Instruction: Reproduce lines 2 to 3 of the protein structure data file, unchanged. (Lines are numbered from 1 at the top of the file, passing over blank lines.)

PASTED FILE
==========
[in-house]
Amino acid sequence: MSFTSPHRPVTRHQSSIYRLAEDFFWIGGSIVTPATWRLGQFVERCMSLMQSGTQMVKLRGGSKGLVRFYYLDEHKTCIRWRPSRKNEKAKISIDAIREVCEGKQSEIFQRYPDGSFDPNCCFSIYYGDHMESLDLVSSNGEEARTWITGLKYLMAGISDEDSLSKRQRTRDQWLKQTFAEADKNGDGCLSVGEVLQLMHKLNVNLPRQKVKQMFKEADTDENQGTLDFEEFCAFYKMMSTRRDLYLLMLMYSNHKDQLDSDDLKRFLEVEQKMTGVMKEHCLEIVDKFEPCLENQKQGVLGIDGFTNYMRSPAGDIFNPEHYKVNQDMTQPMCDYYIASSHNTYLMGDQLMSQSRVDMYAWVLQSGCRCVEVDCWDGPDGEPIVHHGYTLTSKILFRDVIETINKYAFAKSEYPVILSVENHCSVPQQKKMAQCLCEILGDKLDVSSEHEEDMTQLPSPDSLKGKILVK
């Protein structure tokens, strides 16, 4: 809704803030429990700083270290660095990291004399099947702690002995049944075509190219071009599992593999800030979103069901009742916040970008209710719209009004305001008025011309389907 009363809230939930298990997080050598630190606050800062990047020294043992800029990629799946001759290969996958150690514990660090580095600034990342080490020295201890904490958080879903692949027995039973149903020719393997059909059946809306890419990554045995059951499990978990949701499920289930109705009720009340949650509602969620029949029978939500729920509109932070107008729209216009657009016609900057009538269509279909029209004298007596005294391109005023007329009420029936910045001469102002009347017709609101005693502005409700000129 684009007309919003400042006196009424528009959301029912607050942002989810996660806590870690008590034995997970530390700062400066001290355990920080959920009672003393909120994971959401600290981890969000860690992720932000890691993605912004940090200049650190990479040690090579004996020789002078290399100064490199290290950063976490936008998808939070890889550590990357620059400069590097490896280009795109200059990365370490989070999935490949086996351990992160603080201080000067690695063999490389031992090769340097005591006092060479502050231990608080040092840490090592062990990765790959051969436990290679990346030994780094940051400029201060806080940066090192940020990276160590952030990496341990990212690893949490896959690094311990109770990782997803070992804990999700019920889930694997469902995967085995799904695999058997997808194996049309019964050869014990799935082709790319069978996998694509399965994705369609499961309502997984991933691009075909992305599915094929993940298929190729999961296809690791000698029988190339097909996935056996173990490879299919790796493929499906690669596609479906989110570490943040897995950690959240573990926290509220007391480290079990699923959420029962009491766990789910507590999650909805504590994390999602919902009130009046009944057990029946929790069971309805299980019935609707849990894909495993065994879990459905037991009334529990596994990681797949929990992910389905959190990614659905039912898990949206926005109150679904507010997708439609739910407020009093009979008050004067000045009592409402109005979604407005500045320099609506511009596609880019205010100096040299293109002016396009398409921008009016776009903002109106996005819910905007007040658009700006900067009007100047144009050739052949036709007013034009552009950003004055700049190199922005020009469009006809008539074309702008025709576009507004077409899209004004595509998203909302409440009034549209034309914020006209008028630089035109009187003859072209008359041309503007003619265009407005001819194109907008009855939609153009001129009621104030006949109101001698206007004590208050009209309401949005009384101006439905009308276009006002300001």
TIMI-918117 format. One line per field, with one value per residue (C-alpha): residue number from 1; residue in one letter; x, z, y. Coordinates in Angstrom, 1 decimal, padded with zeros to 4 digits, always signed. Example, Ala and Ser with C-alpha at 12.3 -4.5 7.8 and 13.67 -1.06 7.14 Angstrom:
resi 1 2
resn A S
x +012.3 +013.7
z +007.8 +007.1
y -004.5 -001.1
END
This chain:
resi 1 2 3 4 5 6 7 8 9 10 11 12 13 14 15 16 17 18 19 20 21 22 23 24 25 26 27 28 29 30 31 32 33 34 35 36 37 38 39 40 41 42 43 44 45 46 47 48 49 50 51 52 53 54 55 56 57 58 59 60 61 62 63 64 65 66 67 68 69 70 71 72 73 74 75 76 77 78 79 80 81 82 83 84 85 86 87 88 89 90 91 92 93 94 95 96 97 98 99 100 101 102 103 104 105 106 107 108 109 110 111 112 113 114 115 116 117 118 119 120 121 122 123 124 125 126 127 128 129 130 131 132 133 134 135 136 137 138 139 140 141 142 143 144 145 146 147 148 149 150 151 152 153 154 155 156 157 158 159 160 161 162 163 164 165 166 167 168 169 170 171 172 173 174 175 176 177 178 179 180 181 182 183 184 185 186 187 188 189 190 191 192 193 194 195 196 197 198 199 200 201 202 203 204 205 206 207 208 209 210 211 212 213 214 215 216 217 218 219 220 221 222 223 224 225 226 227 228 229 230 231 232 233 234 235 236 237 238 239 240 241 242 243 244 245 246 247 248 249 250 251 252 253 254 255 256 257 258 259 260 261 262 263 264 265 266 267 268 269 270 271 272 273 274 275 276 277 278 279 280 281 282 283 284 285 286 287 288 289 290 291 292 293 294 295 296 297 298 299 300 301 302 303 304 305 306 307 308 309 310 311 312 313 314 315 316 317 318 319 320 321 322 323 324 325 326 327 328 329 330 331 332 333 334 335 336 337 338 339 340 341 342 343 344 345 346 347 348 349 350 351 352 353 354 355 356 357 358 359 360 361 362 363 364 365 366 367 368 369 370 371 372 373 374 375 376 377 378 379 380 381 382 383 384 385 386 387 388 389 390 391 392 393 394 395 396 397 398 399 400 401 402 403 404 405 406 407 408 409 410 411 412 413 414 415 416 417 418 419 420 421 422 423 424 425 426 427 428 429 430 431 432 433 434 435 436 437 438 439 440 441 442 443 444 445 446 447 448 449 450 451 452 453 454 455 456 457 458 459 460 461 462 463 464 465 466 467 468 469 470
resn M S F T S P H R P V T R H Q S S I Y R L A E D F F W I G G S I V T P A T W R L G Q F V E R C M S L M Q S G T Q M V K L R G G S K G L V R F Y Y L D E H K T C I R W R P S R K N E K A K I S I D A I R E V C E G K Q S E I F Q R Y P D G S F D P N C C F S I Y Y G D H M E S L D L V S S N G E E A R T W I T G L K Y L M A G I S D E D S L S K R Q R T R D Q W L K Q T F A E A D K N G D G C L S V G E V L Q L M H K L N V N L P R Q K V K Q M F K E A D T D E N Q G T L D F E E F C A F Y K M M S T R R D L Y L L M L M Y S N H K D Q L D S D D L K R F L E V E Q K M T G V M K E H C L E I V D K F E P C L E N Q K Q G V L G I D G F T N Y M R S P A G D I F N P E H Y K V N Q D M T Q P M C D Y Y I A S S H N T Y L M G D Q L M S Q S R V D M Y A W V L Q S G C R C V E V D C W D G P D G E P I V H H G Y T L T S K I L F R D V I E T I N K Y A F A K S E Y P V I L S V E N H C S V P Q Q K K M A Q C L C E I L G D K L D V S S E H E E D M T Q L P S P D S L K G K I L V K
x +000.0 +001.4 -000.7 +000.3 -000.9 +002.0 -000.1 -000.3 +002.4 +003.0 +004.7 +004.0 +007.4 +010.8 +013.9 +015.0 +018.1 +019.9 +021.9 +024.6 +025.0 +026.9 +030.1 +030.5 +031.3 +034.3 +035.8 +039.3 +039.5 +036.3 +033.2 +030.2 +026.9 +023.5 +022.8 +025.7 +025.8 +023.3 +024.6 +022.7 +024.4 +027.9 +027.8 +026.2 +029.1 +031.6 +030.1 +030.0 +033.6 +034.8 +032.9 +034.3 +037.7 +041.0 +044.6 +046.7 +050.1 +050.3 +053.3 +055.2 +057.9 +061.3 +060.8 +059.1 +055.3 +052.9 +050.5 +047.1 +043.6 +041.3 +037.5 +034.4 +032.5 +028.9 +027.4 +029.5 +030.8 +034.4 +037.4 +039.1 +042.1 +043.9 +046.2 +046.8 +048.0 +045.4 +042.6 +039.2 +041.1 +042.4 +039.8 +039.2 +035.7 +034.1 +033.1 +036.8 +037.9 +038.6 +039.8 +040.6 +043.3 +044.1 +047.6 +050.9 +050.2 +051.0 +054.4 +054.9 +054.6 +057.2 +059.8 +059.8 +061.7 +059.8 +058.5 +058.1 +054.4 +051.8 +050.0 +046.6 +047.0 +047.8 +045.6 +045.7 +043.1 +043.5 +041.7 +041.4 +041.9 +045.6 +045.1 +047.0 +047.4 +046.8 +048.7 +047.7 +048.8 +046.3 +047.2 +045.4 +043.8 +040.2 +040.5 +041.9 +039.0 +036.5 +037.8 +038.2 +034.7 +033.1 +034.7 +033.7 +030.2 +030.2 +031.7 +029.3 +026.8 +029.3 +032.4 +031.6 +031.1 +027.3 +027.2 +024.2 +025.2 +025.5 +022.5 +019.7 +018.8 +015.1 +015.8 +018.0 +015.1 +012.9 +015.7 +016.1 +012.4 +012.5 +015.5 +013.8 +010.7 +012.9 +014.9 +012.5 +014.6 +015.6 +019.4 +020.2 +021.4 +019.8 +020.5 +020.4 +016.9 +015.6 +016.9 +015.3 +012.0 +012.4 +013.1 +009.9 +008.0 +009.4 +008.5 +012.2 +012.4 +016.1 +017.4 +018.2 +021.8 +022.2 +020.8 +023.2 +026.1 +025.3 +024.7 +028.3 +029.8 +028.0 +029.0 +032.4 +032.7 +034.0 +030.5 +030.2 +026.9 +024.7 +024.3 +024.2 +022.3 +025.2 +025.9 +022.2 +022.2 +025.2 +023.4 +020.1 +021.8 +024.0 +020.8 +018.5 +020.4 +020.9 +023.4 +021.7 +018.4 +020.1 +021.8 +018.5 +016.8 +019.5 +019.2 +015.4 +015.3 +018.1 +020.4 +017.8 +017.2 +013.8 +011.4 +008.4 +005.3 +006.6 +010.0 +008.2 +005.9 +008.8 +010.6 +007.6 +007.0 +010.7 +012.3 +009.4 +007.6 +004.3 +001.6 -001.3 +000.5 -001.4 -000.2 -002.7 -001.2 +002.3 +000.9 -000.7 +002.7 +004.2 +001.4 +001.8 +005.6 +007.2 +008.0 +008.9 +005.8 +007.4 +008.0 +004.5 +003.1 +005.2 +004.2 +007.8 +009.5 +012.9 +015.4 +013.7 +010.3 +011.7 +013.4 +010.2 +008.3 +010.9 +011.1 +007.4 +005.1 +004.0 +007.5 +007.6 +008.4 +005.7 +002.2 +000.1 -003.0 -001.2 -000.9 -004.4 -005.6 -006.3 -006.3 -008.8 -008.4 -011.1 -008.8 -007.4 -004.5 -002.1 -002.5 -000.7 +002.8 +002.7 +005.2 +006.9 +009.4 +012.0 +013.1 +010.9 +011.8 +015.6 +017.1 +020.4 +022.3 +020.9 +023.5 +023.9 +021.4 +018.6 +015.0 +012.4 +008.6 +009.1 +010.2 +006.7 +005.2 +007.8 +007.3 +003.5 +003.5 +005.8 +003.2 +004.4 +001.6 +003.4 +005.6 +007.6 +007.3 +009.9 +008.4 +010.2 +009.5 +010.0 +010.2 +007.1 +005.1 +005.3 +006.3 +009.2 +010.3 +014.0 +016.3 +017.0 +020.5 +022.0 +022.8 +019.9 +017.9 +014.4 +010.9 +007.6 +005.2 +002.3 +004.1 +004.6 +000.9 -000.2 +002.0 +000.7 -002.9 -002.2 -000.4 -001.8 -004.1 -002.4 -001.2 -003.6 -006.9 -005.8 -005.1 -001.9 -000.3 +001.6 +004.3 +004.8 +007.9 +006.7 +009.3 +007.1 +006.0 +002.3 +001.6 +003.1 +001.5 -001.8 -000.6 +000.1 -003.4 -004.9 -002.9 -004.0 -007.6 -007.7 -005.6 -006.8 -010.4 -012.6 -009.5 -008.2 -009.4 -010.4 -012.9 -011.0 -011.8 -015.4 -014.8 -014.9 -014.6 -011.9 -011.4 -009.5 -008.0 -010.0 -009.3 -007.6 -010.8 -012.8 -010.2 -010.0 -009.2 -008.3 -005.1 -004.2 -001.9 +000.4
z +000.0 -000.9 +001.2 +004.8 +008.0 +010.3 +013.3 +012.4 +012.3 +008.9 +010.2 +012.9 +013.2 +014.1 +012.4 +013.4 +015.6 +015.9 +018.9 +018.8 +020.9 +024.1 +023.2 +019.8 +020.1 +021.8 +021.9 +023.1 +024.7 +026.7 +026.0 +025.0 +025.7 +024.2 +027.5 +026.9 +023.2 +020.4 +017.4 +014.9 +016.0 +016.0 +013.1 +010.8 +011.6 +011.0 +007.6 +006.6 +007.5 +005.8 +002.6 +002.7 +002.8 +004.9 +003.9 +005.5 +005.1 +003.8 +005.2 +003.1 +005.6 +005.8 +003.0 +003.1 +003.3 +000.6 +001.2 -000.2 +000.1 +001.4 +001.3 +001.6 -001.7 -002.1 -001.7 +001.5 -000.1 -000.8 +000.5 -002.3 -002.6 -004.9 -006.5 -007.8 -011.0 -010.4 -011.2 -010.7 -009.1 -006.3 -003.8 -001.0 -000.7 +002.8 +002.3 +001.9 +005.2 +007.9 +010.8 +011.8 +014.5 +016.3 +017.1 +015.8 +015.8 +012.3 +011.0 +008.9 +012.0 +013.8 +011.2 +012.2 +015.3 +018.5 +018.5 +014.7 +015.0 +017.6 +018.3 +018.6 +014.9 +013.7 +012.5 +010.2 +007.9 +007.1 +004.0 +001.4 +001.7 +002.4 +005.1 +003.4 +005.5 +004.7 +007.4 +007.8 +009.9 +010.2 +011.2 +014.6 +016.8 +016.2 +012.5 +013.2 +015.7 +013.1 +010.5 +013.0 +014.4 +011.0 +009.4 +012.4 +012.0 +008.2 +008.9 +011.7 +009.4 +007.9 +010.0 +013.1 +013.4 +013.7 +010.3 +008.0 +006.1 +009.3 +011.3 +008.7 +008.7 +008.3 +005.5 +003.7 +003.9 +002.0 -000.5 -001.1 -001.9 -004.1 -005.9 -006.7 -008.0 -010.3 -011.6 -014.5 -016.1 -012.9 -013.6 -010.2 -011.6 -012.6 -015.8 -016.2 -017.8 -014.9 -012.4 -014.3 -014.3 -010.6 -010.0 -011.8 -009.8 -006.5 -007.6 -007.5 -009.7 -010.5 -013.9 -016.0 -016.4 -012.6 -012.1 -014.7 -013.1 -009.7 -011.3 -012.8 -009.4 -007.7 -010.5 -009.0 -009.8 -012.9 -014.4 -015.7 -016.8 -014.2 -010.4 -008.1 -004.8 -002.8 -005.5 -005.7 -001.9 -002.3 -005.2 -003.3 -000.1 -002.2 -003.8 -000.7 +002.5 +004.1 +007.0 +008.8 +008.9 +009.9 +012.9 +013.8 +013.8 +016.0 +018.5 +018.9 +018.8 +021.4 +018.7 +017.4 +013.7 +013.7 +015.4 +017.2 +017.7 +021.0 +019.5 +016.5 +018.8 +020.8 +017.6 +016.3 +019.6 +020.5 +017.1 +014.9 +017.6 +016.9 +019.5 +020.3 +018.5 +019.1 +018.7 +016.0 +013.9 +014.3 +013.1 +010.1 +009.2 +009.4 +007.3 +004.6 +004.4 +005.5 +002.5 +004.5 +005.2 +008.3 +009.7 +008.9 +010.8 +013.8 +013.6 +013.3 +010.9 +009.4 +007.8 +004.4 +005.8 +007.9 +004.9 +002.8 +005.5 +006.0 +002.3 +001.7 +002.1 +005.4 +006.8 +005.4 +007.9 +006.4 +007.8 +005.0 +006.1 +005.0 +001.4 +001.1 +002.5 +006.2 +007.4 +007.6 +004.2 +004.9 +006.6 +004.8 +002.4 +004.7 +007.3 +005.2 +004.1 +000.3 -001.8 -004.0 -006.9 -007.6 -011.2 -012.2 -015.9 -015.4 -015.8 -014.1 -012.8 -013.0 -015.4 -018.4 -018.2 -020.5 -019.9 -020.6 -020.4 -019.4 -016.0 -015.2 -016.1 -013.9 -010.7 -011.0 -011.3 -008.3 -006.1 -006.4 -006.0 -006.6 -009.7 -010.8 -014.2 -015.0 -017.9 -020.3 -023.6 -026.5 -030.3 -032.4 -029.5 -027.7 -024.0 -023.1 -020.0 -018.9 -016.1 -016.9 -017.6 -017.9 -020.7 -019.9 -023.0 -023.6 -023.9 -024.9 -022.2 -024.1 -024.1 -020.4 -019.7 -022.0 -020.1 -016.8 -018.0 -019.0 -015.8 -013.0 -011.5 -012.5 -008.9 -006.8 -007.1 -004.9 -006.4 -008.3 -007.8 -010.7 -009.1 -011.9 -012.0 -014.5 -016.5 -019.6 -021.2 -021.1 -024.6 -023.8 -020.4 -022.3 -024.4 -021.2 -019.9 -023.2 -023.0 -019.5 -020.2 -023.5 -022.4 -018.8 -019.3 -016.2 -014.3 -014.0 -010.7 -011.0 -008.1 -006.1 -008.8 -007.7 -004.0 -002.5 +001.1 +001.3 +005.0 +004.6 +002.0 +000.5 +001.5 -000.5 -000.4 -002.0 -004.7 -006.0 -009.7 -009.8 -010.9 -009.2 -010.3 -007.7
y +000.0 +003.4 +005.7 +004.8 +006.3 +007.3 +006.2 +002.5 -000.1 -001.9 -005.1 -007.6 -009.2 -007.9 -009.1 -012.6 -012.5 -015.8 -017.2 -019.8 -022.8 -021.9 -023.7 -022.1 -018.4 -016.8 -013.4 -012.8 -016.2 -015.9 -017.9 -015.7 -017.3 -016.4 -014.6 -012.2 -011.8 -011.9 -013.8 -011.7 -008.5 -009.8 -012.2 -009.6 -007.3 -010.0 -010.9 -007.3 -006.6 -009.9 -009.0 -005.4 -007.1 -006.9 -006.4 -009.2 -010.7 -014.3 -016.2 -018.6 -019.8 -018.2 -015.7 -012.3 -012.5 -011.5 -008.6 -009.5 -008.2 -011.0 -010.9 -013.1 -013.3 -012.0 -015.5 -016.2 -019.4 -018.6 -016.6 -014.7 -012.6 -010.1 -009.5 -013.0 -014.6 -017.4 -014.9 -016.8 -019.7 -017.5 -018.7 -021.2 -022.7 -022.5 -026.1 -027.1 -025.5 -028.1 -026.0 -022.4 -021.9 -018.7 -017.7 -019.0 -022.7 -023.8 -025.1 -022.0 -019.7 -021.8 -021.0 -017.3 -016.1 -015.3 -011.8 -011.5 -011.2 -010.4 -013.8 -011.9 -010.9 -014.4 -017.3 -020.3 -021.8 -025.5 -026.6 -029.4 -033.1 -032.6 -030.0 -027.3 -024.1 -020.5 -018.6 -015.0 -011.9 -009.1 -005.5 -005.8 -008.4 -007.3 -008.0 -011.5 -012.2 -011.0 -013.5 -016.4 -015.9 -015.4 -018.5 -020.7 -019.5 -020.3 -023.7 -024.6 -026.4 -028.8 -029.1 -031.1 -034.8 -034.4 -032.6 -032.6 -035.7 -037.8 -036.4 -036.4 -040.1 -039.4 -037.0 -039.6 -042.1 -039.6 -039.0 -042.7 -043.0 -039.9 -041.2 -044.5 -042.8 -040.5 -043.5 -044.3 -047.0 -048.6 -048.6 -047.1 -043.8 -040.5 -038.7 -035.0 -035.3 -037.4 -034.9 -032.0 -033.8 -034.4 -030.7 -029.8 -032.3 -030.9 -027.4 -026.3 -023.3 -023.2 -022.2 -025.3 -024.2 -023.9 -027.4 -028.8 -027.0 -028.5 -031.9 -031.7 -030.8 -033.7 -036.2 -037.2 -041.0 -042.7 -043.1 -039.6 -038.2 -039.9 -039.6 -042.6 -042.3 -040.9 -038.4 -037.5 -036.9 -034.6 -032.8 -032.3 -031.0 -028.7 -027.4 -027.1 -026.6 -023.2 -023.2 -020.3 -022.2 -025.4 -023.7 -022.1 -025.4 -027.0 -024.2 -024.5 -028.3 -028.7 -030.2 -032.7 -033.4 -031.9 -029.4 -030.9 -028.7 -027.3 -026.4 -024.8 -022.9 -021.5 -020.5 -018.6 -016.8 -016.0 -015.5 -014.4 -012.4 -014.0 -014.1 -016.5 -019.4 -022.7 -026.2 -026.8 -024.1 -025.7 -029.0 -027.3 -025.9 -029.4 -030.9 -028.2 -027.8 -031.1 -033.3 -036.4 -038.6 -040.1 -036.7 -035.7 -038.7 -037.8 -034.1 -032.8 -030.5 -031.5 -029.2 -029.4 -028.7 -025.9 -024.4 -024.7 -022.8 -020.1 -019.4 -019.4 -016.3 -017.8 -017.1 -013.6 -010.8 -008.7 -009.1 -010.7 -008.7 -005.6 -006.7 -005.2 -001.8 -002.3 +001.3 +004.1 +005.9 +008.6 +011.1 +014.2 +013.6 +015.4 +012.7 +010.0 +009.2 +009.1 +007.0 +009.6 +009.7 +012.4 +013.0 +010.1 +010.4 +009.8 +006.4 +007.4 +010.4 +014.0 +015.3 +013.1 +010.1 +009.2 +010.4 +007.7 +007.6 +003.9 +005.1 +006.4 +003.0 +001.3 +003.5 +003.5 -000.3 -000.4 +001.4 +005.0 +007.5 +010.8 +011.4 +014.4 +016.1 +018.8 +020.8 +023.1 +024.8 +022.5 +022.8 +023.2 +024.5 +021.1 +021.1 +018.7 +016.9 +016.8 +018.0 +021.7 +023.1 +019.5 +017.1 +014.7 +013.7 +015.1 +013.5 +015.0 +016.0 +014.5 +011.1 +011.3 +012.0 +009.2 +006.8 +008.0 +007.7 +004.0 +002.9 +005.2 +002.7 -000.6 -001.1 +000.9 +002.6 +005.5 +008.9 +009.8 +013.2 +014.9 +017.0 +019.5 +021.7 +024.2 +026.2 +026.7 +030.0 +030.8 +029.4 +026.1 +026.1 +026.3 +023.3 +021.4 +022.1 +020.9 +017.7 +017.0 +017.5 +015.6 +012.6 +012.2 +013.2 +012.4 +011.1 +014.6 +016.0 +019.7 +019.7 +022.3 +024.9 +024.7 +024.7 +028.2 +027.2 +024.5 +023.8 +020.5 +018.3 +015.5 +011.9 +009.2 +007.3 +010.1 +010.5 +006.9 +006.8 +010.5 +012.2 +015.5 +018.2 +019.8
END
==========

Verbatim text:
Amino acid sequence: MSFTSPHRPVTRHQSSIYRLAEDFFWIGGSIVTPATWRLGQFVERCMSLMQSGTQMVKLRGGSKGLVRFYYLDEHKTCIRWRPSRKNEKAKISIDAIREVCEGKQSEIFQRYPDGSFDPNCCFSIYYGDHMESLDLVSSNGEEARTWITGLKYLMAGISDEDSLSKRQRTRDQWLKQTFAEADKNGDGCLSVGEVLQLMHKLNVNLPRQKVKQMFKEADTDENQGTLDFEEFCAFYKMMSTRRDLYLLMLMYSNHKDQLDSDDLKRFLEVEQKMTGVMKEHCLEIVDKFEPCLENQKQGVLGIDGFTNYMRSPAGDIFNPEHYKVNQDMTQPMCDYYIASSHNTYLMGDQLMSQSRVDMYAWVLQSGCRCVEVDCWDGPDGEPIVHHGYTLTSKILFRDVIETINKYAFAKSEYPVILSVENHCSVPQQKKMAQCLCEILGDKLDVSSEHEEDMTQLPSPDSLKGKILVK
């Protein structure tokens, strides 16, 4: 809704803030429990700083270290660095990291004399099947702690002995049944075509190219071009599992593999800030979103069901009742916040970008209710719209009004305001008025011309389907 009363809230939930298990997080050598630190606050800062990047020294043992800029990629799946001759290969996958150690514990660090580095600034990342080490020295201890904490958080879903692949027995039973149903020719393997059909059946809306890419990554045995059951499990978990949701499920289930109705009720009340949650509602969620029949029978939500729920509109932070107008729209216009657009016609900057009538269509279909029209004298007596005294391109005023007329009420029936910045001469102002009347017709609101005693502005409700000129 684009007309919003400042006196009424528009959301029912607050942002989810996660806590870690008590034995997970530390700062400066001290355990920080959920009672003393909120994971959401600290981890969000860690992720932000890691993605912004940090200049650190990479040690090579004996020789002078290399100064490199290290950063976490936008998808939070890889550590990357620059400069590097490896280009795109200059990365370490989070999935490949086996351990992160603080201080000067690695063999490389031992090769340097005591006092060479502050231990608080040092840490090592062990990765790959051969436990290679990346030994780094940051400029201060806080940066090192940020990276160590952030990496341990990212690893949490896959690094311990109770990782997803070992804990999700019920889930694997469902995967085995799904695999058997997808194996049309019964050869014990799935082709790319069978996998694509399965994705369609499961309502997984991933691009075909992305599915094929993940298929190729999961296809690791000698029988190339097909996935056996173990490879299919790796493929499906690669596609479906989110570490943040897995950690959240573990926290509220007391480290079990699923959420029962009491766990789910507590999650909805504590994390999602919902009130009046009944057990029946929790069971309805299980019935609707849990894909495993065994879990459905037991009334529990596994990681797949929990992910389905959190990614659905039912898990949206926005109150679904507010997708439609739910407020009093009979008050004067000045009592409402109005979604407005500045320099609506511009596609880019205010100096040299293109002016396009398409921008009016776009903002109106996005819910905007007040658009700006900067009007100047144009050739052949036709007013034009552009950003004055700049190199922005020009469009006809008539074309702008025709576009507004077409899209004004595509998203909302409440009034549209034309914020006209008028630089035109009187003859072209008359041309503007003619265009407005001819194109907008009855939609153009001129009621104030006949109101001698206007004590208050009209309401949005009384101006439905009308276009006002300001």